State of Competition Within the Defense Industrial Base


By Heberto Limas-Viller - NDIA Junior Fellow

As part of President Biden’s Executive Order on advancing competition, the Department of Defense (DoD) recently submitted its report on the state of competition within the defense industrial base (DIB). Competition remains vital for the DIB given that it allows the DoD to receive cost-effective and high-quality solutions necessary for a healthy defense industry. In the report, it notes that the industry has consolidated since the 1990s leaving the DoD dependent on a small number of contractors for satellites, tactical missile suppliers, and fixed-wing aircraft. While it does provide recommendations to encourage less consolidation among contractors, there are gaps within the report that limit its effectiveness.

DoD measures competition by contracts and orders with its competition rate shown by taking the dollars obligated for competitive contracts (i.e., two or more offerors) divided by the total dollars obligated. They also used a different method, where they divided the number of contract actions for competitive contracts divided by the total number of contract actions. When it was measured by dollars, the DoD found that the competition rate was consistently between 50-60% range since 2012, though the competition rate was around 90% when measured by the number of contracts. When it comes to major weapons systems, the competition rate declines to around 15-40%, depending on the weapons system. The report states that the number of aerospace and defense prime contractors shrank from 51 to five.

Such measurement of concentration is flawed given that there are numerous considerations for contractors to bid. The report doesn’t consider some major U.S. contractors, or even major foreign contractors that compete for contracts. Another issue is that it doesn’t consider the conditions as to how certain systems would lead to natural concentration (e.g. constructing aircraft carriers versus supplying ammunition). Lastly, its measurement of market concentration is flawed in contrast to the Herfindahl-Hirschman Index (HHI) used in NDIA’s annual Vital Signs report. Vital Signs does show some concentration, albeit not at the levels shown by DoD. Of note, the consolidation that has occurred is not correlated to an increase in the cost of acquisitions.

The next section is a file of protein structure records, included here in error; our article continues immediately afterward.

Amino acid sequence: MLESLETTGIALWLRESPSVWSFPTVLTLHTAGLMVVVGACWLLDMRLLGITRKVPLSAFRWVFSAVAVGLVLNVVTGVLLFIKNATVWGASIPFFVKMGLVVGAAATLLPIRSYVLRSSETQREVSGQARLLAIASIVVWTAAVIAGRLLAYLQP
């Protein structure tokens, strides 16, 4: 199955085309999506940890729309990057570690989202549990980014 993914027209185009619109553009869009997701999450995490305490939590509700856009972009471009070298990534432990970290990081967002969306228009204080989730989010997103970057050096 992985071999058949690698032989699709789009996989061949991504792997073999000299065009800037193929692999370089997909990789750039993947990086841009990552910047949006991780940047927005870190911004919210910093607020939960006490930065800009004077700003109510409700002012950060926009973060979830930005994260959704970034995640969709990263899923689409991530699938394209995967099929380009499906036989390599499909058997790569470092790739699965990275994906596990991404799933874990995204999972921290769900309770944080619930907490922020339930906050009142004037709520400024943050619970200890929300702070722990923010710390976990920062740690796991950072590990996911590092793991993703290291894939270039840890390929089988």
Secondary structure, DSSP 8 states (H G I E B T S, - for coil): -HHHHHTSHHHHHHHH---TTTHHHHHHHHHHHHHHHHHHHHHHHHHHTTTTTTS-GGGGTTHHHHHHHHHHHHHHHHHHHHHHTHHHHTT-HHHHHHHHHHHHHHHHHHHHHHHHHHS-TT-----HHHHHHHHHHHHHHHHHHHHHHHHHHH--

The main reason provided by the department for such consolidation in the DIB is significant merger and acquisition activity in the industry, fueled by cheap capital over the previous 20 years. Yet there are also other reasons for such consolidation that are mentioned. The first has been budget cuts to services, which caused contractors to leave the industry, notably shipyards. Another reason has been the prevalence of joint programs such as the F-35 with different versions for the Navy, Marines, and Air Force. Lastly, there is also the issue with lowest-price, technically acceptable contracts which is still prevalent among acquisitions and discourages competition.

What is most important in the report are the recommendations it provides to improve competition. It offers five recommendations: strengthening merger oversight, addressing intellectual property limitations, increasing new entrants, increasing opportunities for small businesses, and implementing sector-specific supply chain resiliency plans. The key recommendation is encouraging small businesses and new entrants. What is critical to increasing the number of competitors in defense and attracting capital is to lower barriers to entry, encourage risk-taking, award programs to enable new entrants to scale, and to re-establish budget stability to allow industry to properly plan and invest.

Topics: Defense Department, Industrial Base

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